The Jaguars had five players that spent Christmas at University Village. Members of the community stepped up and provided food as much as possible.

Basketball takes a backseat

Cummins worked with Shelli Larkin in Student Health Services to get all the athletes who tested positive scheduled for a cardiac screening as soon as they were able to leave isolation and before returning to practice.

“The day an athlete left isolation, they went to student health for an EKG. If that was normal, then they followed a seven-day return to play protocol to work back into full practice,” Cummins said. “If the EKG came back abnormal, I worked with Brooke Meyers to schedule the athletes with Dr. Adam Berman in cardiology, where they went through further testing.

“Neither Troy nor Miguel had had any symptoms other than congestion, so when they got the results back from the cardiac MRI, they were both shocked that something was seen on their heart. Miguel consistently tried to get me to let him practice or run or shoot; Troy listened to what the physician told him and did not try to do anything other than rest. Finally both were cleared to return in May.”

In all, Arnold and Cracknell missed all but two games last season. Arnold, who has been playing sports since he was 3 years old, said not being able to be on the court was difficult.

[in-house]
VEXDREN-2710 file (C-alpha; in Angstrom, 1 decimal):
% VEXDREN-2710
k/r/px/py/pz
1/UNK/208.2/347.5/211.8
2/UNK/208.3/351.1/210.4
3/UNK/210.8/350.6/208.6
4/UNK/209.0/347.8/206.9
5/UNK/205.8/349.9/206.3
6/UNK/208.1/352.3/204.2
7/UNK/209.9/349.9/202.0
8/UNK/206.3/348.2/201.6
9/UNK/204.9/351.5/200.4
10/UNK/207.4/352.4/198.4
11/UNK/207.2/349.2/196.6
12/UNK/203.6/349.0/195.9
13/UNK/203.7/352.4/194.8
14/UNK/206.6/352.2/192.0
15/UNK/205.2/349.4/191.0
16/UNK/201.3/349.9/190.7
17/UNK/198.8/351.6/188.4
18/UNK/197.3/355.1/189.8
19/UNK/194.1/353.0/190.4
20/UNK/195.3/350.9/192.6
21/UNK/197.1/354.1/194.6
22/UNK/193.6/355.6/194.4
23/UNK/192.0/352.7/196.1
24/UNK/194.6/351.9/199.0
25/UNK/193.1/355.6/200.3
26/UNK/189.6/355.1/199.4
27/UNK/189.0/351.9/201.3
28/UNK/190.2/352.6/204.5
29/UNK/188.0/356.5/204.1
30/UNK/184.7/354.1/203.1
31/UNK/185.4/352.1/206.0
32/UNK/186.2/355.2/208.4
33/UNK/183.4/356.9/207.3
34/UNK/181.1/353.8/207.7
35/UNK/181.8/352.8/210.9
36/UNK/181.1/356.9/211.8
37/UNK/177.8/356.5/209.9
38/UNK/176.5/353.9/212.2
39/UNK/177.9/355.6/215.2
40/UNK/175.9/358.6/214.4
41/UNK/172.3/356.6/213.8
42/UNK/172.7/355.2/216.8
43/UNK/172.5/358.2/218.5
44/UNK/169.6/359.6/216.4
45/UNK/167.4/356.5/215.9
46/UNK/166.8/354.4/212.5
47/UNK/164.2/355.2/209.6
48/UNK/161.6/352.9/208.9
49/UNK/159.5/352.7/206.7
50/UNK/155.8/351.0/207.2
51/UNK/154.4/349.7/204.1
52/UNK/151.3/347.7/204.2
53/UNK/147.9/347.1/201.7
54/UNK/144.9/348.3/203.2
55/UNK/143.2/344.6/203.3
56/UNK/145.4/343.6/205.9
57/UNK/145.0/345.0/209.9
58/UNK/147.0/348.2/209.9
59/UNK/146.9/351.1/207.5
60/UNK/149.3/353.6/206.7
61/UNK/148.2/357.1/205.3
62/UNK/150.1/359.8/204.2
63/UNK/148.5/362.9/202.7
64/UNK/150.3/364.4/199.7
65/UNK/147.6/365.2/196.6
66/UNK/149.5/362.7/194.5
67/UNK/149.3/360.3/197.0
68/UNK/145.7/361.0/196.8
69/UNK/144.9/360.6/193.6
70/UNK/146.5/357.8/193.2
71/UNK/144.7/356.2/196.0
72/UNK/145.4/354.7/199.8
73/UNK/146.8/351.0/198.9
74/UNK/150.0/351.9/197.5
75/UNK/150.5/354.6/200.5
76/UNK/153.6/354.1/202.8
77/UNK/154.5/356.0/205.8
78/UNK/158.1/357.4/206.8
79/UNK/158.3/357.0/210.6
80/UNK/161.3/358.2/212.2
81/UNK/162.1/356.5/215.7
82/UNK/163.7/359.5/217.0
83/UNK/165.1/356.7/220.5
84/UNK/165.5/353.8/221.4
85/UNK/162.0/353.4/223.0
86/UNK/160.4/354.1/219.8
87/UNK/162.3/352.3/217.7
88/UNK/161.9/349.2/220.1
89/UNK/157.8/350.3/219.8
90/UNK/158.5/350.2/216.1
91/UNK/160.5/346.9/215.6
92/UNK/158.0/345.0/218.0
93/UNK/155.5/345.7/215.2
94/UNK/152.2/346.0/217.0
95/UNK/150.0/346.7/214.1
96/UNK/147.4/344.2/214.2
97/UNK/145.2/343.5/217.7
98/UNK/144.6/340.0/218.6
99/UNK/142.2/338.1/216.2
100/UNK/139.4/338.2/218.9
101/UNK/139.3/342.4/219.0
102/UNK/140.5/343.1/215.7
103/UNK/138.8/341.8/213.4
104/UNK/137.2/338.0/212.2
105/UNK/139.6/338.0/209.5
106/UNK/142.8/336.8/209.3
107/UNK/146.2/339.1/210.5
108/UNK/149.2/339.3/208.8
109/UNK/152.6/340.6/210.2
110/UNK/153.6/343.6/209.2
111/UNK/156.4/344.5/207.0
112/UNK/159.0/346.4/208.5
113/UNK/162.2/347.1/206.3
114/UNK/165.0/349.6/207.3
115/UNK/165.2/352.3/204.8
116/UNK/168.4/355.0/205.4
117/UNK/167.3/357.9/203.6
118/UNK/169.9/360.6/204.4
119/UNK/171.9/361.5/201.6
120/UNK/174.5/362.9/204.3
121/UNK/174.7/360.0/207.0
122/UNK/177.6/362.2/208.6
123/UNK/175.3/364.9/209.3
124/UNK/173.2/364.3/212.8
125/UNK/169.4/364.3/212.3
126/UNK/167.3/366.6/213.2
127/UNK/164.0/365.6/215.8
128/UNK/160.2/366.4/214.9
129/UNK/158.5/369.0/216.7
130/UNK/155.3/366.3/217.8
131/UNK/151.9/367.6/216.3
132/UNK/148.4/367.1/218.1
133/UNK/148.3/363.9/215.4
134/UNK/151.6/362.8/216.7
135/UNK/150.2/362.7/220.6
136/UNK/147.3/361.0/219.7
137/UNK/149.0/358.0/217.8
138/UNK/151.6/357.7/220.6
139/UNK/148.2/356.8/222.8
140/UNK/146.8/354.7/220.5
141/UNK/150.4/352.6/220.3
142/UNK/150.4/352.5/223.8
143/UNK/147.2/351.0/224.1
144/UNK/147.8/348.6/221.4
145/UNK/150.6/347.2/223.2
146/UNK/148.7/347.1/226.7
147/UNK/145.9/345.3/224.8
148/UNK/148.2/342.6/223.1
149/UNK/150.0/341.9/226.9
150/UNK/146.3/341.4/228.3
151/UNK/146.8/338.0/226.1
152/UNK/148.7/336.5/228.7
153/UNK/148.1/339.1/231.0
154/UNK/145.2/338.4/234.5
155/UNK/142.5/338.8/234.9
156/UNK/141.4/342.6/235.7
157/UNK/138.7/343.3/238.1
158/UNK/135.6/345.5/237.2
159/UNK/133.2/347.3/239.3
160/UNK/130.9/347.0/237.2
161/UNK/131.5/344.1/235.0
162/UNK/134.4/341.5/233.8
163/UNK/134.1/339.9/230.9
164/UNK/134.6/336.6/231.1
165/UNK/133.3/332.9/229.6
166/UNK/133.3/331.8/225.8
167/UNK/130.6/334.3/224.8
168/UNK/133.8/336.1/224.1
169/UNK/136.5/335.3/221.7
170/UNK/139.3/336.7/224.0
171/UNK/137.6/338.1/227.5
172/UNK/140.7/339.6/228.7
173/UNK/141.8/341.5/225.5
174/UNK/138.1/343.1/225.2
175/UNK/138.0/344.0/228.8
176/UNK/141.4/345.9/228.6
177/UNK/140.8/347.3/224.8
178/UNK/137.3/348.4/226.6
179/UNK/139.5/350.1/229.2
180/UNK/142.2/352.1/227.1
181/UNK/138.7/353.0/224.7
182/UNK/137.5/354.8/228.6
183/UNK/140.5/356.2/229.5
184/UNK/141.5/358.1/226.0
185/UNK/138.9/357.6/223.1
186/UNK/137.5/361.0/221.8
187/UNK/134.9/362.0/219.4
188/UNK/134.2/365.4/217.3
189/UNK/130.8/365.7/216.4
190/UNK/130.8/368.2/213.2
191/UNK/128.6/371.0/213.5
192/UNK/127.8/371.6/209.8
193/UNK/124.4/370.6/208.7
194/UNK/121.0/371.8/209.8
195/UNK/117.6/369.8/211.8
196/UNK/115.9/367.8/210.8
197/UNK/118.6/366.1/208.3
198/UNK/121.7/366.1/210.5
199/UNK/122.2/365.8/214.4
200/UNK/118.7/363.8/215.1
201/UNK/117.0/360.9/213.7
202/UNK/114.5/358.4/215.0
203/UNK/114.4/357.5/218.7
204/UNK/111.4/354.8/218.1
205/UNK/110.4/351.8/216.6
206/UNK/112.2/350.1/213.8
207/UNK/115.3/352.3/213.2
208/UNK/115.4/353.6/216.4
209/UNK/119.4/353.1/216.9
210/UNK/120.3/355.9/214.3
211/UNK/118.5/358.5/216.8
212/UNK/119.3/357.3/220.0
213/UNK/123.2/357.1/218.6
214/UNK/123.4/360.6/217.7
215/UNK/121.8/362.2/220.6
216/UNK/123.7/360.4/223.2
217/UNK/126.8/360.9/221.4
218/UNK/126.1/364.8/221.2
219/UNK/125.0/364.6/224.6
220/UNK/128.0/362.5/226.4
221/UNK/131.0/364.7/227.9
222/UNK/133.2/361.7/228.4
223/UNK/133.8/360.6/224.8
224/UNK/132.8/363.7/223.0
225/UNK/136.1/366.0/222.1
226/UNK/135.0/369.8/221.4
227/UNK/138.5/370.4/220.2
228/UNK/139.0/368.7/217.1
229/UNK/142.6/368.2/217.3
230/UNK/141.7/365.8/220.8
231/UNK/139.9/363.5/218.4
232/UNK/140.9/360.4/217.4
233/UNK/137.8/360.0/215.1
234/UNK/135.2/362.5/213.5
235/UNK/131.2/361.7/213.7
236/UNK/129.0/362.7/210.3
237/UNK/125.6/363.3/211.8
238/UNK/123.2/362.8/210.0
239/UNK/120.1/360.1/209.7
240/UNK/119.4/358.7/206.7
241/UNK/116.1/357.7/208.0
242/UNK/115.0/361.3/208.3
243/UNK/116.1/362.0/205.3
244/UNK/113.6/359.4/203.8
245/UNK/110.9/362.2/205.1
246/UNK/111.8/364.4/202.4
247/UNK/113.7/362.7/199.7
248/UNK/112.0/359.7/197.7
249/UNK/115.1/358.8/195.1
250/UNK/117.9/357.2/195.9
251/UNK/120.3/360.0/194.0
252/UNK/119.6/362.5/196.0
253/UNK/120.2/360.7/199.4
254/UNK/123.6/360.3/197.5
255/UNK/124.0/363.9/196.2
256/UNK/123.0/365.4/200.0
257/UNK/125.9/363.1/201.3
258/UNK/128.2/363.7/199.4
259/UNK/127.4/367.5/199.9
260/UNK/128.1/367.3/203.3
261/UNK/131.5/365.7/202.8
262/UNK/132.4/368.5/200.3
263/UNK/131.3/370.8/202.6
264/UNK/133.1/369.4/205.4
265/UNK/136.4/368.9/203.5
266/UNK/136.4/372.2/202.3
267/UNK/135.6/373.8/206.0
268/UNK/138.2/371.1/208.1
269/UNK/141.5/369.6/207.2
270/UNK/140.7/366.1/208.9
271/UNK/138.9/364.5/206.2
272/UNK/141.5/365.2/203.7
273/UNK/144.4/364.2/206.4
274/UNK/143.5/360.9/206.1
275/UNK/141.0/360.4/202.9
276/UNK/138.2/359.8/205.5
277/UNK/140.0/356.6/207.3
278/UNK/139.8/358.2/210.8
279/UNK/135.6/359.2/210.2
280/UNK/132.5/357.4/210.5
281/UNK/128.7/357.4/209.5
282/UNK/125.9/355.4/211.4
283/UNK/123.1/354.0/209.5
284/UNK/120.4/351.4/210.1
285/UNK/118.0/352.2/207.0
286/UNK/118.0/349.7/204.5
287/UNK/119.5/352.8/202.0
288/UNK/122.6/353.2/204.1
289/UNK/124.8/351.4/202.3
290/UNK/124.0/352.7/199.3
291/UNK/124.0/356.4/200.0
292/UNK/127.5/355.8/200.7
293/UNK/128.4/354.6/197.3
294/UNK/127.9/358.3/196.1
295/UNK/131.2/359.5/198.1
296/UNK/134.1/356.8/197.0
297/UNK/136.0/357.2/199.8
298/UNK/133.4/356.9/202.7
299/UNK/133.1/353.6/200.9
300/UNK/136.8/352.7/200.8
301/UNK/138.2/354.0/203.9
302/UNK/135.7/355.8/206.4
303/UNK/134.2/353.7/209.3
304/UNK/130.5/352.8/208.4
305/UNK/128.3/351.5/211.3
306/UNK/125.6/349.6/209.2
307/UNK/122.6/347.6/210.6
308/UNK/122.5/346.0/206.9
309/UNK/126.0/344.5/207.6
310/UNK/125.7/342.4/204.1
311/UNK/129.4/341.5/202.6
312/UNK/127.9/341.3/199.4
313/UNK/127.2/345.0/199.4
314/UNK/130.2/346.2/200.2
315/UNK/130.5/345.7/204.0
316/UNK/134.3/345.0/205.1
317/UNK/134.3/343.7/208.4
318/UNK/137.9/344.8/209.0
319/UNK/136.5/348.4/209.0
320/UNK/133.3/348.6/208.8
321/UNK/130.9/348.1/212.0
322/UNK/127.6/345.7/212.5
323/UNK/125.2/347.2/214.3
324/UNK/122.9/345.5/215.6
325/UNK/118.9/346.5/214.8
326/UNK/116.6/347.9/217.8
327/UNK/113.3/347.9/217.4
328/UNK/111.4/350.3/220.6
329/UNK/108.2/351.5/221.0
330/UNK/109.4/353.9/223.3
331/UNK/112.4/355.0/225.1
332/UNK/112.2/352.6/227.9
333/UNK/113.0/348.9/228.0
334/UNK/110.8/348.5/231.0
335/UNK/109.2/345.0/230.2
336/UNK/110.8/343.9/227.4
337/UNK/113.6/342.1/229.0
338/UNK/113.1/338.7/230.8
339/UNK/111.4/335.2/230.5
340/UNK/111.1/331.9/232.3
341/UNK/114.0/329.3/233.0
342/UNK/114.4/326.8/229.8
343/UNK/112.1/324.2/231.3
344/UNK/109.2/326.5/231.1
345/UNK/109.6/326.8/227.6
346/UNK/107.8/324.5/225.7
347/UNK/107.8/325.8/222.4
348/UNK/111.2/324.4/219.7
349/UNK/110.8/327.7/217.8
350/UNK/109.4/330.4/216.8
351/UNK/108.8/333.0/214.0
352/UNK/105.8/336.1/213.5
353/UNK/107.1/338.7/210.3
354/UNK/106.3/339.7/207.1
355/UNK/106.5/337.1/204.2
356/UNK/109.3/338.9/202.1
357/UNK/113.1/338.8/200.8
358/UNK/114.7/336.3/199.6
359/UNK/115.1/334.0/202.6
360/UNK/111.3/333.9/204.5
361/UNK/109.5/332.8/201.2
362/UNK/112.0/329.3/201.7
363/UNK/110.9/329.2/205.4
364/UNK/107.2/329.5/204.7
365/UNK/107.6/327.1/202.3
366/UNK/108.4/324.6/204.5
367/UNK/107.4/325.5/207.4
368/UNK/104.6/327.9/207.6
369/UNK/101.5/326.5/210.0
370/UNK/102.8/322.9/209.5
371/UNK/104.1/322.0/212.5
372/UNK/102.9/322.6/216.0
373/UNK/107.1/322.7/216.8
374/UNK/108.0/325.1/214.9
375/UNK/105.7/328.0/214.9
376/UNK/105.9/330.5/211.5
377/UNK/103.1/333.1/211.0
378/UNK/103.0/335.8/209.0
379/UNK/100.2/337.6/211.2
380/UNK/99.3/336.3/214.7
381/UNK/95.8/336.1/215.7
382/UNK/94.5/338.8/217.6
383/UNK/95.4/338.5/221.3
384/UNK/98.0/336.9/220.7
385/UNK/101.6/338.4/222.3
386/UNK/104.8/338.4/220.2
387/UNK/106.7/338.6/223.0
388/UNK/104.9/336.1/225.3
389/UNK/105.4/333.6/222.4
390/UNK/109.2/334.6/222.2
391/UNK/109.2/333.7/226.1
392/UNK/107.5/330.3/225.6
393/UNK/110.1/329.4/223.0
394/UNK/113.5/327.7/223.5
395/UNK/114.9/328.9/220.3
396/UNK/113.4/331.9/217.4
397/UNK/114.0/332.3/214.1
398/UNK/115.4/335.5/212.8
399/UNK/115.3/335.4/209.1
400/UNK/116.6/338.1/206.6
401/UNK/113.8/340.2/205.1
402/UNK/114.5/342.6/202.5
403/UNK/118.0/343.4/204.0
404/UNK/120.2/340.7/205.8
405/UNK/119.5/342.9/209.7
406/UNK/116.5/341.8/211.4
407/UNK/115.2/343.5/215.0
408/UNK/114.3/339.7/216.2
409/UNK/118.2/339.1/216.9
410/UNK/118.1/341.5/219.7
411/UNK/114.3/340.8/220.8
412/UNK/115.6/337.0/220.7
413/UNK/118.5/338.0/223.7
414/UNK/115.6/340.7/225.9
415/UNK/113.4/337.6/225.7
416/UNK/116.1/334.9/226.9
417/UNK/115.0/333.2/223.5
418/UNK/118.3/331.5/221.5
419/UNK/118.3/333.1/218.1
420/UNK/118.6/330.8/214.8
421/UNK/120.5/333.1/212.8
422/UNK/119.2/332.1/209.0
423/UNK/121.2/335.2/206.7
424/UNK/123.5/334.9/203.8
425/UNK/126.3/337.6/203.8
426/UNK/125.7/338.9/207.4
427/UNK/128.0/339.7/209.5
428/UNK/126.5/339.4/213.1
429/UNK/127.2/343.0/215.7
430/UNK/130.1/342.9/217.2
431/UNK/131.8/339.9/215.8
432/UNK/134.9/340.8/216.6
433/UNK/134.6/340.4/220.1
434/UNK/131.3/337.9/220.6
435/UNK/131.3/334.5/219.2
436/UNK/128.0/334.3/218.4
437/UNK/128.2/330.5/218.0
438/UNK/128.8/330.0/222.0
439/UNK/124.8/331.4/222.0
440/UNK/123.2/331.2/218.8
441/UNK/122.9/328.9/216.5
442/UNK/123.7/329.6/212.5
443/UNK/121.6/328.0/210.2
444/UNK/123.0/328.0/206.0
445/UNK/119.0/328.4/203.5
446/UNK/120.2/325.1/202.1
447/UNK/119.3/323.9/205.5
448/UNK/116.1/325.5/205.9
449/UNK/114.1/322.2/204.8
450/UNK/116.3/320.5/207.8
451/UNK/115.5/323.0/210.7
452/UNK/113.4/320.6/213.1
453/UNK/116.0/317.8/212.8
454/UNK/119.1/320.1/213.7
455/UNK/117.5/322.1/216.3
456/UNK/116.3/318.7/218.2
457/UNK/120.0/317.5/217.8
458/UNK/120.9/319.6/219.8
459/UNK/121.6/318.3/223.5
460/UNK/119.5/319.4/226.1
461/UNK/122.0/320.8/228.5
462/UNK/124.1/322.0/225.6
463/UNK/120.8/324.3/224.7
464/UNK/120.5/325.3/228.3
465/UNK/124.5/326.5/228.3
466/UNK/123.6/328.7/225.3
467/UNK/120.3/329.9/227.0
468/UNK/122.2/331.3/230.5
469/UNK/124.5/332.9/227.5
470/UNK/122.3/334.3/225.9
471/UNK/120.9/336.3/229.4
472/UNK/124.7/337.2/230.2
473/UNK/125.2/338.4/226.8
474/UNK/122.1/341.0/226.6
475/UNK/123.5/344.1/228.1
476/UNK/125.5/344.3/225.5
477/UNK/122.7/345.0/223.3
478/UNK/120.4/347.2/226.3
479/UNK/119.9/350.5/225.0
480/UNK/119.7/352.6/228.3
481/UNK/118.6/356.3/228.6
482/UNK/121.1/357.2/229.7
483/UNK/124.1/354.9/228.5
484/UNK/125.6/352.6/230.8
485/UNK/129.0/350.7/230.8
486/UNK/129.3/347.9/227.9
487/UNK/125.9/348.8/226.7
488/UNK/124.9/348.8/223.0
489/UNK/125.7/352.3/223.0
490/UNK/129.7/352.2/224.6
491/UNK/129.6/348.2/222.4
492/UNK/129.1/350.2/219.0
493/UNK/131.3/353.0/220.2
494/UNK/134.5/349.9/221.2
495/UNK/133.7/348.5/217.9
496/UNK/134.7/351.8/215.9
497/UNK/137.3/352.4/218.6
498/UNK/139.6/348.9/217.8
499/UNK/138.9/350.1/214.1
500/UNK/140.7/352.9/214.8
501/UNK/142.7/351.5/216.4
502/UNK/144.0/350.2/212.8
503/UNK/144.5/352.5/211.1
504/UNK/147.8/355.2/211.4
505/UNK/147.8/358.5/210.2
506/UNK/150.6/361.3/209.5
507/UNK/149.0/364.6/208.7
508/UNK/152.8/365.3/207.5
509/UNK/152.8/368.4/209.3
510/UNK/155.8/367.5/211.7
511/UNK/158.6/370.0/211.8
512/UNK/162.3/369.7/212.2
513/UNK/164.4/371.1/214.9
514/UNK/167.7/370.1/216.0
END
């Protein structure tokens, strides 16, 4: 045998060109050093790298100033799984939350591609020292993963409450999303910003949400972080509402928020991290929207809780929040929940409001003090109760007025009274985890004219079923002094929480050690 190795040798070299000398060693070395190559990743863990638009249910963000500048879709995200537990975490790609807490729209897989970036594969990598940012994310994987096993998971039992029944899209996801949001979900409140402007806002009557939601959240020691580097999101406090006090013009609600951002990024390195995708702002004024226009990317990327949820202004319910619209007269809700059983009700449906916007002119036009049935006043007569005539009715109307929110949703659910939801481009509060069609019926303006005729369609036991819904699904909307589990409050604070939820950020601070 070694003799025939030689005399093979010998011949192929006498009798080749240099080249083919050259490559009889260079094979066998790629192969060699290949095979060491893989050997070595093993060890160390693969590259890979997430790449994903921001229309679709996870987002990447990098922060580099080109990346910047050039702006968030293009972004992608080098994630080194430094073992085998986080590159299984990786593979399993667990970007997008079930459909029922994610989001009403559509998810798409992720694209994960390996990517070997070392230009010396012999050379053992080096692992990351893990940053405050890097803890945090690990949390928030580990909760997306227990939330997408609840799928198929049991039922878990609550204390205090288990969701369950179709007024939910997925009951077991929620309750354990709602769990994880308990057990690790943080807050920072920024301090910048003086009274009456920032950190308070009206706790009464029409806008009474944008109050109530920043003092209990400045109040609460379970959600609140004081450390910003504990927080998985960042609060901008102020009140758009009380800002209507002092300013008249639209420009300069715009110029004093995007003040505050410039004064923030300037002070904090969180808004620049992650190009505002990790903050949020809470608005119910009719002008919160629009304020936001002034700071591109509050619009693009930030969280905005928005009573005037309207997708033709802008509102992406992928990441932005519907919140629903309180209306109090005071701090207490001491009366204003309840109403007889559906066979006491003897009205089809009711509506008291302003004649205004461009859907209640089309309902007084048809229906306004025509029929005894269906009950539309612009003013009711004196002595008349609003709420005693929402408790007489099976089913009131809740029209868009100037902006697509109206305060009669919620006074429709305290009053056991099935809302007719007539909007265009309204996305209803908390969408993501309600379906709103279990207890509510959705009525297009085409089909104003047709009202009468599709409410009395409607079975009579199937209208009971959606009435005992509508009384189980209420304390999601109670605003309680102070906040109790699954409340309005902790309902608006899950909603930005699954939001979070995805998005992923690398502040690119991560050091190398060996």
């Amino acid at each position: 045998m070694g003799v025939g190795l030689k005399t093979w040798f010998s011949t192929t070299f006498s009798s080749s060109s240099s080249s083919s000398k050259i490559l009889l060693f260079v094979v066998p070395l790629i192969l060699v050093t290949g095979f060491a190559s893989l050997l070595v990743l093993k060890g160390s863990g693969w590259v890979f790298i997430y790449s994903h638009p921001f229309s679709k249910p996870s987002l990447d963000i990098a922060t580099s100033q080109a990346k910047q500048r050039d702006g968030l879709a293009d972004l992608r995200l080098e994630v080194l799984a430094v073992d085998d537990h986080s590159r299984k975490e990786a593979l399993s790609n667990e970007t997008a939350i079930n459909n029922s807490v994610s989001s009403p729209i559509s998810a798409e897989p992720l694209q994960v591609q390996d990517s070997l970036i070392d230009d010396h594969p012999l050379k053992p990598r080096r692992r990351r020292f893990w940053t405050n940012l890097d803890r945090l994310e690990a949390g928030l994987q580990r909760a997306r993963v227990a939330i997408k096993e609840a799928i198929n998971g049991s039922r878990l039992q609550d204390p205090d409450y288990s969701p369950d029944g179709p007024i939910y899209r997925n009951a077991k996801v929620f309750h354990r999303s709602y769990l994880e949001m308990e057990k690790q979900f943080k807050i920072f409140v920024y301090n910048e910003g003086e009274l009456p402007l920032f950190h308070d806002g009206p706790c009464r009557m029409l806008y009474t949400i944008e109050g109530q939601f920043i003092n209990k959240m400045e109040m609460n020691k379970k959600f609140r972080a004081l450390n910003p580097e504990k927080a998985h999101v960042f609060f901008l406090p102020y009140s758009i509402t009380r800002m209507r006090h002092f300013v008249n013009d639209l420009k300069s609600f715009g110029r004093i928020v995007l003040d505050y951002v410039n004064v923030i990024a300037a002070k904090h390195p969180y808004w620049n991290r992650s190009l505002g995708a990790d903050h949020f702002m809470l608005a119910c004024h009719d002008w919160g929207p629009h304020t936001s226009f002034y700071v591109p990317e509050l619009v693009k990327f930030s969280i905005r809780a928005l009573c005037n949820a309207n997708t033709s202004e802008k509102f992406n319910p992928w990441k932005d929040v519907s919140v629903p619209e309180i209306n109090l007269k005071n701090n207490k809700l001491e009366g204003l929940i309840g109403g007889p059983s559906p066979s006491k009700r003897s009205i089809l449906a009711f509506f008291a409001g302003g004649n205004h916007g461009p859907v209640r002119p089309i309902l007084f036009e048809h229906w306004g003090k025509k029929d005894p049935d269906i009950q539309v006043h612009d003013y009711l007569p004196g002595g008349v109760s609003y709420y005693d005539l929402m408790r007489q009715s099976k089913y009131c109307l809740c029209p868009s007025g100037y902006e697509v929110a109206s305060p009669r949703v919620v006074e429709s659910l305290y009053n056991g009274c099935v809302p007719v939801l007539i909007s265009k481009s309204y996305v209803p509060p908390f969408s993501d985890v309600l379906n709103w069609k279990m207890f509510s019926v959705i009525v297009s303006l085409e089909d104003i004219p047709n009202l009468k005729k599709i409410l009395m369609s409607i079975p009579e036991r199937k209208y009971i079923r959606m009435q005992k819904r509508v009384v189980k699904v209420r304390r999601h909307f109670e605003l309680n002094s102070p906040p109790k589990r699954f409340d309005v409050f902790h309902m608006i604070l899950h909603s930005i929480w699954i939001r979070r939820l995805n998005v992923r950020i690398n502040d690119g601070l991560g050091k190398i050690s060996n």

But more than anything, he was grateful for the way Cummins cared for them.

“She just told us not to get be sad about it. She told us that it is better for us to err on the side of caution than go out there and something happen to us,” Arnold said. “She just kept taking care of us.”

Reflecting on Cummins’ care, Cracknell said it’s always great to have someone by your side supporting you when things aren’t going well.

“My parents were very understanding and supportive throughout it all, and especially Ms. Lisa [Cummins] and the training staff for being there for the whole team and helping it stay safe and keep us informed about COVID. I can’t thank them enough,” Cracknell said.

“Coach Dip was frustrated due to all the difficulties of last season, but was always supportive for all of us while we had to sit out.”

Showing their appreciation

Metress said he was grateful for Cummins and the medical staff at AU Medical Center for taking care of the players.

“Being a medical college, I knew they would be provided excellent care,” Metress said.